WorldWide Drilling Resource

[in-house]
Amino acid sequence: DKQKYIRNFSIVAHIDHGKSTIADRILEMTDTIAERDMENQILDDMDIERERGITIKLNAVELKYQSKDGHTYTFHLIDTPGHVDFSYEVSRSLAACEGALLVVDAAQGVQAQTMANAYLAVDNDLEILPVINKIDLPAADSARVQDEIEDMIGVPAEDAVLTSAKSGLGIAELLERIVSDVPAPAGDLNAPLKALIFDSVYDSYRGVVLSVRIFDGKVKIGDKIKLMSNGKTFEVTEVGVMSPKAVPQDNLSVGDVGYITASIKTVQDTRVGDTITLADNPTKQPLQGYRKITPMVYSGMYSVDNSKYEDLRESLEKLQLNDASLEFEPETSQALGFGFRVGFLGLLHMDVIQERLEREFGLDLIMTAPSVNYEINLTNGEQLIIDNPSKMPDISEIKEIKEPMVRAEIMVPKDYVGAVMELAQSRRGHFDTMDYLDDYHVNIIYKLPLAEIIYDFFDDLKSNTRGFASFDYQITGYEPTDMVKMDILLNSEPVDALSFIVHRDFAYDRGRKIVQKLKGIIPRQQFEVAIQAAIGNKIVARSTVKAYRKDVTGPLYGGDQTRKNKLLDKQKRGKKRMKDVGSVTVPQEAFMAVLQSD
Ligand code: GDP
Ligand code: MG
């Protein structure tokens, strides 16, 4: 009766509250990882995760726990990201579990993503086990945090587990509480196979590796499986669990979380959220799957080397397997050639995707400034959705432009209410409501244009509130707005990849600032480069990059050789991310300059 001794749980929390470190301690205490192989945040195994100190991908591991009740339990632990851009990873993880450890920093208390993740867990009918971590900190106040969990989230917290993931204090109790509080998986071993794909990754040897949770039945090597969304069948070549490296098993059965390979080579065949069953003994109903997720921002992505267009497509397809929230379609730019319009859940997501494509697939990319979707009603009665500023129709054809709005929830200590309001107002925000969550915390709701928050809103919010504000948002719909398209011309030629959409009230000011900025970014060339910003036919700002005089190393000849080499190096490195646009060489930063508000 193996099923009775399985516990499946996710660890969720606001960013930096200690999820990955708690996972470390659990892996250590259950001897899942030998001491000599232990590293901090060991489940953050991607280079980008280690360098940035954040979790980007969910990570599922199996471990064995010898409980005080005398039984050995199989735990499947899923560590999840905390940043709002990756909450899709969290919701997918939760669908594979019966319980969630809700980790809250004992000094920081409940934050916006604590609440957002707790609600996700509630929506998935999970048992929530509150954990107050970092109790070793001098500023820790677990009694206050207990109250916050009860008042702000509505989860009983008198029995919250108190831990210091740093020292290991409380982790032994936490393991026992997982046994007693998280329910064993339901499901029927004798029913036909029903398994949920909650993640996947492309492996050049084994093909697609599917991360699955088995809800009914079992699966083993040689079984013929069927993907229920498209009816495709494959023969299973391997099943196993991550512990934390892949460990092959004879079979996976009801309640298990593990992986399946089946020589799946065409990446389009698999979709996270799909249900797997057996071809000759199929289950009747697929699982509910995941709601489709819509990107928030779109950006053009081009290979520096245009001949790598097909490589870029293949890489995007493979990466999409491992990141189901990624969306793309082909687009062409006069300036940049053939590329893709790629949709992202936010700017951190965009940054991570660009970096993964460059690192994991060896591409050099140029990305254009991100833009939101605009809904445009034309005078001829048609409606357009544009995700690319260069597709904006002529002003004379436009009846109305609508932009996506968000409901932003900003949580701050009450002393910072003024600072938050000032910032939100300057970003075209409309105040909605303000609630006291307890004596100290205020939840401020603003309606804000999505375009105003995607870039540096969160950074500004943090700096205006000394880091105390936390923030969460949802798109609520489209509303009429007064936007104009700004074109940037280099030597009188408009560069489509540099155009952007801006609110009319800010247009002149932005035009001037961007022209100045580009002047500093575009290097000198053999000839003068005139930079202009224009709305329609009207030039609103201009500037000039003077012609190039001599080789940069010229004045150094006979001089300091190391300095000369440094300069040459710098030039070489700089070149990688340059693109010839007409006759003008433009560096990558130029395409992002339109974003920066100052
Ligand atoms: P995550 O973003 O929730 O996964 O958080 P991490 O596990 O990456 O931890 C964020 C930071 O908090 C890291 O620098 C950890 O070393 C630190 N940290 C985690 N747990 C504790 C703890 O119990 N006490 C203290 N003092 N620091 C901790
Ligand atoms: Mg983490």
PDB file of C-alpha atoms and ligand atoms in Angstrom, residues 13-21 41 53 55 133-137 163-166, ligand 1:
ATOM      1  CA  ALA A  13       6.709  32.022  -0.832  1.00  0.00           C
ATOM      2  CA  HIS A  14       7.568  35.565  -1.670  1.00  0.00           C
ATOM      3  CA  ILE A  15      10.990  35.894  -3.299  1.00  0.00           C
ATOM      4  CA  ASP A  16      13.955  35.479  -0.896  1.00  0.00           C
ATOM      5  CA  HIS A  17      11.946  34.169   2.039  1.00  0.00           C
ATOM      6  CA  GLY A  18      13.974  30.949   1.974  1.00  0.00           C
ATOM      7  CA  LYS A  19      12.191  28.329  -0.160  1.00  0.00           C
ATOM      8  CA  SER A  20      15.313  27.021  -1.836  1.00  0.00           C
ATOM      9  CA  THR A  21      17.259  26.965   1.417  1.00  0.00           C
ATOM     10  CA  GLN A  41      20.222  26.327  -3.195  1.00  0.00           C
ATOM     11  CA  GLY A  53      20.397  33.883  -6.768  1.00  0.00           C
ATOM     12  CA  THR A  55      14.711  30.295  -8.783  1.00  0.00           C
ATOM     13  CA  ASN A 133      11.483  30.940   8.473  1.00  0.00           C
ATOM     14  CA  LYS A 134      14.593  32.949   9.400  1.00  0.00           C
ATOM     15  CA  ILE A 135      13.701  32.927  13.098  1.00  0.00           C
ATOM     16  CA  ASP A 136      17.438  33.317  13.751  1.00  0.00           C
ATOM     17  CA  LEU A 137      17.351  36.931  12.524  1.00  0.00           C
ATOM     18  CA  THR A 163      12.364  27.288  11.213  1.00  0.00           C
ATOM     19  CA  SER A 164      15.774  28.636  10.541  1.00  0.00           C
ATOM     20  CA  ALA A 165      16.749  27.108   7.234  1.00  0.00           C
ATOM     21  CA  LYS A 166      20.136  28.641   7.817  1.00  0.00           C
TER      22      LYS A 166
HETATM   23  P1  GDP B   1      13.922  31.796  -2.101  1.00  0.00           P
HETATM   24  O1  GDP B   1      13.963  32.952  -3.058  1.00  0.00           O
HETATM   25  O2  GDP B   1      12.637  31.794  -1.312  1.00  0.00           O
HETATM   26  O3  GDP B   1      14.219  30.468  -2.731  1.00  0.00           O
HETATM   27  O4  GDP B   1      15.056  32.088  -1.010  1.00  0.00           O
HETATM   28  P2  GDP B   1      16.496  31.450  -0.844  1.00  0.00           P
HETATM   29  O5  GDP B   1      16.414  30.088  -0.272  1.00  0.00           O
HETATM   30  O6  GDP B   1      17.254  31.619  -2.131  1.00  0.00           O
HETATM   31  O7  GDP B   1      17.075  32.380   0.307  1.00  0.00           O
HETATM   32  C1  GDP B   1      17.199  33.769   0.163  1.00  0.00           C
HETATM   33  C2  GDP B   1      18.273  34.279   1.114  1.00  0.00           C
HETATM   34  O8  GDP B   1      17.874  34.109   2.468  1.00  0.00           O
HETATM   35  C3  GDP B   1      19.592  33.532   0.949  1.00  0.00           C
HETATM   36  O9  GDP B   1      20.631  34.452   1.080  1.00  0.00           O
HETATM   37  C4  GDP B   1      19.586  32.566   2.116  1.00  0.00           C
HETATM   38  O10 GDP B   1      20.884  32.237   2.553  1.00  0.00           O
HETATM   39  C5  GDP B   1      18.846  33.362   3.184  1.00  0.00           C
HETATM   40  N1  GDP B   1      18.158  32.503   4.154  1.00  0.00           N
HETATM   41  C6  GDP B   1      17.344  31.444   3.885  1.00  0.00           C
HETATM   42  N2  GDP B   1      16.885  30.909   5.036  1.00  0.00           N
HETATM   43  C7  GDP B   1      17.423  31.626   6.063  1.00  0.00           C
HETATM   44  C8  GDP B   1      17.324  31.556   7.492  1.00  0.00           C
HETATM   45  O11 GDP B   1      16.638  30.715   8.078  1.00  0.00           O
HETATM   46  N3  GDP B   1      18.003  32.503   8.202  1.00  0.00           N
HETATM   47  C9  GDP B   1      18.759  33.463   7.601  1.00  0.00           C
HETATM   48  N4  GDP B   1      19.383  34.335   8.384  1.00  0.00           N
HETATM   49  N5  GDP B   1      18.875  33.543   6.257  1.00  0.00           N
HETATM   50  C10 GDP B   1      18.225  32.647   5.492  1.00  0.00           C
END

18 JUNE 2021 WorldWide Drilling Resource ® Lifewater Drilling Technology j One-Man Operation j Lightweight, Towable j 21hp Honda Motor for Power j Hydraulic Controls j Drills Through Rock j No Air Compressor or Mud Pit j Drill Depth 450 Feet 540-869-1150 Utah FORGE Initiative Forges Ahead Compiled by Carol C. Schimpf, Editorial Assistant WorldWide Drilling Resource ® The U.S. Department of Energy is building a field labora- tory to develop the technologies needed to make commercial EGS (Enhanced Geothermal Systems) a reality. The proj- ect, known as FORGE (Frontier Observatory for Research in Geothermal Energy), is located near Milford, Beaver County, Utah. UUSS (University of Utah Seismograph Stations) is responsible for monitoring background seismic- ity and potential seismicity related to operations. Currently, a five-station seismic network has been installed in close proximity to the site capable of reliably detecting and locat- ing earthquakes down to magnitude zero. Borehole seis- mometers will be added as the facility develops. WWDR has previously covered the project in the January 2021 art i- cle Drilling Begins on First Highly Deviated Deep Well for EGS. Joseph Moore, Ph.D. and principal investiga- tor of Utah FORGE said, “We are incredibly pleased with the success of the well. It was drilled under complicated conditions and will serve as a prototype for similar wells around the world.” During the next several months, the team will analyze the results of the geophysical and image logs, and simu- late growth of the fractured reservoir using the data from the recent drilling program. They will also begin planning for a stimulation test at the toe of the deviated well in the latter half of 2021. Prior to the stimulation test, two additional vertical wells were drilled. The first extended to 9000 feet for seis- mic monitoring, containing a 7500- foot-long Distributed Acoustic Seismic (DAS) cable. The second vertical well is used for technology testing and seismic monitoring. These wells will allow improved detection and resolution of the seismic activity resulting from the stimulation. The fourth and deepest of a cluster of vertical seismic monitoring wells located near the toe of 16A(78)-32 was completed in February. It was drilled vertically to a total depth of approx- imately 9000 feet, about 1300 feet north of the first deviat- ed well. The well was fully cased (5½ inch) and will be used for deployment of seismic sensors during stimulation experiments in late 2021. A Silixa DAS fiber-optic cable 7500 feet long was cemented along the outside of the cas- ing. During the drilling of this fourth well, MSE (Mechanical Specific Energy) calculations and PDC bits were used to optimize penetration rates. Below 7500 feet in depth, mud hammer bits were trialed and evaluated for drilling per- formance. Scientific and environmental monitoring are an inte- gral part leading up to near-term goals for the Utah FORGE project: perfecting drilling, stimulation, injection- production, and subsurface imaging technologies required to establish and sustain continuous fluid flow and energy transfer from an EGS reservoir. Photo courtesy of Utah FORGE. ENV